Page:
artists within the online food chain

The rise of DIY art promotion

With online media, the market conditions are slowly but surely moving towards a meritocracy. As a result, many artists make a better living, but must now divide their time between creating art and doing more marketing.

Artists who have enough clout to go it alone, create their own online shop. Others go for art portals that actively offer artists their own marketing- and sales platform. Consider, for instance, the likes of Saatchi Online, Rise Art, L’Art Industriel,, Redbubble, and Imagekind.

Is the art market canabalising itself?

If you are an art dealer or other art market professional, you might have jumped to the conclusion that these sites steal business from you.

But all what the online stuff appears to do, is expand the market rather than shrink it. The reason is that it does not adhere to physical laws such as cost of prime storage space. It plays havoc to economic assumptions such as ‘scarcety’ and elasticity in demand. To make sense of it all, let’s have a look at the art market.

Enter da food chain, yo

In the past the art world consisted of 6 different art creatures. These were:
collectors, art dealers, critics, curators, auction house specialists; and artists.

In the good old days, then, a collector would not buy art unless the artist received help from 2 or more other art creatures. Most of these were excellent for an artist, because of who they knew, what they knew, and how they branded and packaged the artist.

As collectors are only prepared to pay a certain amount, a longer food chain reduces the income of the artists and increases the cost of sales — sometimes without adding much percept value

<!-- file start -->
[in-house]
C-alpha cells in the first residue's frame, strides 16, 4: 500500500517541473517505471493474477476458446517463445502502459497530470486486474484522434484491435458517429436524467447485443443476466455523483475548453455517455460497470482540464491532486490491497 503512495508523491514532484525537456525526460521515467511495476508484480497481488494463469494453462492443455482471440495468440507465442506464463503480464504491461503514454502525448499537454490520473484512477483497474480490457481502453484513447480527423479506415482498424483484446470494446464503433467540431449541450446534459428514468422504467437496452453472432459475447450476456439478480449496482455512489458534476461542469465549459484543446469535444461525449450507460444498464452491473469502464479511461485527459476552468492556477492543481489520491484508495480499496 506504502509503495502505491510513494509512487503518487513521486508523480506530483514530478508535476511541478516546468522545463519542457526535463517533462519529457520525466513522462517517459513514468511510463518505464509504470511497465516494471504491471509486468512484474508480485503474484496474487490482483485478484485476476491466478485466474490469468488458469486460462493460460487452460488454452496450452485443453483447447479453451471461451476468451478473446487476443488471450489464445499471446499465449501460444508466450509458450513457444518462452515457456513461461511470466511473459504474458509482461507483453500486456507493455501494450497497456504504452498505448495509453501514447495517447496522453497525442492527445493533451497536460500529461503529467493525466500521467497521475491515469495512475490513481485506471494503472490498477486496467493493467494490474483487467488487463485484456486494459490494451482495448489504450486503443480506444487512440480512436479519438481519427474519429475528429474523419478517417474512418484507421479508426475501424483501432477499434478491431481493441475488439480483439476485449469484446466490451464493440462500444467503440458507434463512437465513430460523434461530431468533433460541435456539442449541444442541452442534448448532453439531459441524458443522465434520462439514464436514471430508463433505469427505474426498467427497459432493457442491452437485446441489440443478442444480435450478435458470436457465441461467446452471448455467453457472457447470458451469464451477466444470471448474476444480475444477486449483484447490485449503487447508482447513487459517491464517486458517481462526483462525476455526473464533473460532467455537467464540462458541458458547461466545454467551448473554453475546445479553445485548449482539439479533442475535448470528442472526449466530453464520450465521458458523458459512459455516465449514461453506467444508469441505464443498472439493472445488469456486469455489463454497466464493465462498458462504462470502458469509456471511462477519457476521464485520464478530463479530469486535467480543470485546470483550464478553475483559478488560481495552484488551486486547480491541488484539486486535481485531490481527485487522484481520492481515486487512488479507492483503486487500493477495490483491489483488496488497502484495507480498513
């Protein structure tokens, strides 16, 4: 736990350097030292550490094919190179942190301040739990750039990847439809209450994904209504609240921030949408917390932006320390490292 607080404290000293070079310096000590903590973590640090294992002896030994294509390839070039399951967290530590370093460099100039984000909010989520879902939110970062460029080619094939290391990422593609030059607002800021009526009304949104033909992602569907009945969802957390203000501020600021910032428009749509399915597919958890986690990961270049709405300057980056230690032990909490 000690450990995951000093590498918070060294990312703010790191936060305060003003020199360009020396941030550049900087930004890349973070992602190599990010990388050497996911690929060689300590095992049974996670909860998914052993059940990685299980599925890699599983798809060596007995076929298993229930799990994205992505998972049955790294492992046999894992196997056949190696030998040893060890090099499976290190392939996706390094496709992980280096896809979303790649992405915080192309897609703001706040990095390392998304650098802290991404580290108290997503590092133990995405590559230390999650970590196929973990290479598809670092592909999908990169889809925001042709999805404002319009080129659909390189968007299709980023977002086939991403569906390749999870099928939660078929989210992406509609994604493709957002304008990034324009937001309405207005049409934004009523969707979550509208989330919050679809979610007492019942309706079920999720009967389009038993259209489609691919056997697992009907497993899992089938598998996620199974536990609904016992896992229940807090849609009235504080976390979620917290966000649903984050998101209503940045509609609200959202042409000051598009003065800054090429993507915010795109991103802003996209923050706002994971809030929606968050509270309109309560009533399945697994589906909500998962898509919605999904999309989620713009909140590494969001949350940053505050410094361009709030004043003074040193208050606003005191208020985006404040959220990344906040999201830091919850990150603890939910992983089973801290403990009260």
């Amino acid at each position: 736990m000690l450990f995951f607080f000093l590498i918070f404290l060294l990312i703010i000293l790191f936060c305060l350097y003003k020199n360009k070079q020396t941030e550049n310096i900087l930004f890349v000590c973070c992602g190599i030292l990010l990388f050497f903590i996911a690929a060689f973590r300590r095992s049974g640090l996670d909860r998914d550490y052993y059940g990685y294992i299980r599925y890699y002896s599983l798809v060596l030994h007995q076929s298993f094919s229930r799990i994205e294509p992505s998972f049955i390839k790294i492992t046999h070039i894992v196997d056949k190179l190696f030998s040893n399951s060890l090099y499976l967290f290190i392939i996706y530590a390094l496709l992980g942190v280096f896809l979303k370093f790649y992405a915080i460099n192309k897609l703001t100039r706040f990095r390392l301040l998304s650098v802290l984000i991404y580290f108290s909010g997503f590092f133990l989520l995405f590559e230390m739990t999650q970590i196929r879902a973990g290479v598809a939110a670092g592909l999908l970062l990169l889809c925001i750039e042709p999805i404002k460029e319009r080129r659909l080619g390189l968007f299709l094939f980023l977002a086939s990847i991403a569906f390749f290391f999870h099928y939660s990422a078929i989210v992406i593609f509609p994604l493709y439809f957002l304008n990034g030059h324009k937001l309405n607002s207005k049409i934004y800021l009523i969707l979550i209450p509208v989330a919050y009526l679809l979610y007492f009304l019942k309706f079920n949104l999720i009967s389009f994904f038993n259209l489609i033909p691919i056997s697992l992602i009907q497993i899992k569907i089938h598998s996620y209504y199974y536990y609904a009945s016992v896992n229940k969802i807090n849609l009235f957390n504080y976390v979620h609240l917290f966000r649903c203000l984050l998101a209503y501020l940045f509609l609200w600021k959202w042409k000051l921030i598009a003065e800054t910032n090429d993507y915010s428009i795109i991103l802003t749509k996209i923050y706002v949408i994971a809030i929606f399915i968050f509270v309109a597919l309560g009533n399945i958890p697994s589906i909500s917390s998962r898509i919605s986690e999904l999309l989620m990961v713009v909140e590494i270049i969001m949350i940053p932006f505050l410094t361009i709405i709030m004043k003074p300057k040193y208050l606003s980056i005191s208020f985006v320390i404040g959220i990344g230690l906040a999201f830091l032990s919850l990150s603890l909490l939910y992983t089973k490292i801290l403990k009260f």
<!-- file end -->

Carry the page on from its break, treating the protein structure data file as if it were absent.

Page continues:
Today, however, it is feasible for an artist to bypass the middlemen. Online artists can promote themselves and sell their art direct to a collector anywhere in the world. The wonderful news is that the old and the new are not mutually exclusive.

You can argue with success, but you’d be wrong

The old world is still a stable eco-system, and it clearly works — however brutal it appears.

But its very nature is higly exclusive. The argument for exclusivity is quality assurance in the art market. The notion is not difficult to comprehend, but something very important remains unsaid.The art world attempts to exercise control over supply and demand to ensure it remains profitable to the 5 other art professions. All things equal, they would all rather be involved in fewer high value sales than higher volumes of more affordable art.

The malignant effects of the old rejection dynamics

The shere cult status of some artists creates an unhealthy contrast to the many who never had the chance. Arguably, dealers have trained eyes for talent. But they are business people and tend to go for the type of art which sold really well last year. The many rejections hamper creativity and may well filter out revolutionary new talent.

Wagging the long tail of art promotion

In contrast, the online world may be cheap and cheerful – and evidently open to all sorts of hopeful riff-raff. You can probably also forget about high end branding in this environment.

However, there is one fantastic upside. The artist can put her art out there at zero risk and little cost. Online, many mutations of art expressions are then being tested simultaneously, and the feedback is immediate. Wonderful. If the conventional galleries were shrewd, they would observe these upstarts and engage the ones who perform well in this test tube.

Ordinarily, the cruel reality of evolution is that some species don’t make it. Yet, the online world is counterintuitive in that regard. Research at Apple iTunes, and Amazon suggests that the online market simply sells more things. That even if some of these articles sell in ultra-small quantities. The phenomenon is called Long Tail Economy, and results in positive market elasticity. The expanision is explained by more conventional channels having constraints that made these extra sales impossible before. These challenges were overheads, physical space, not to mention the risk adversity of art dealers.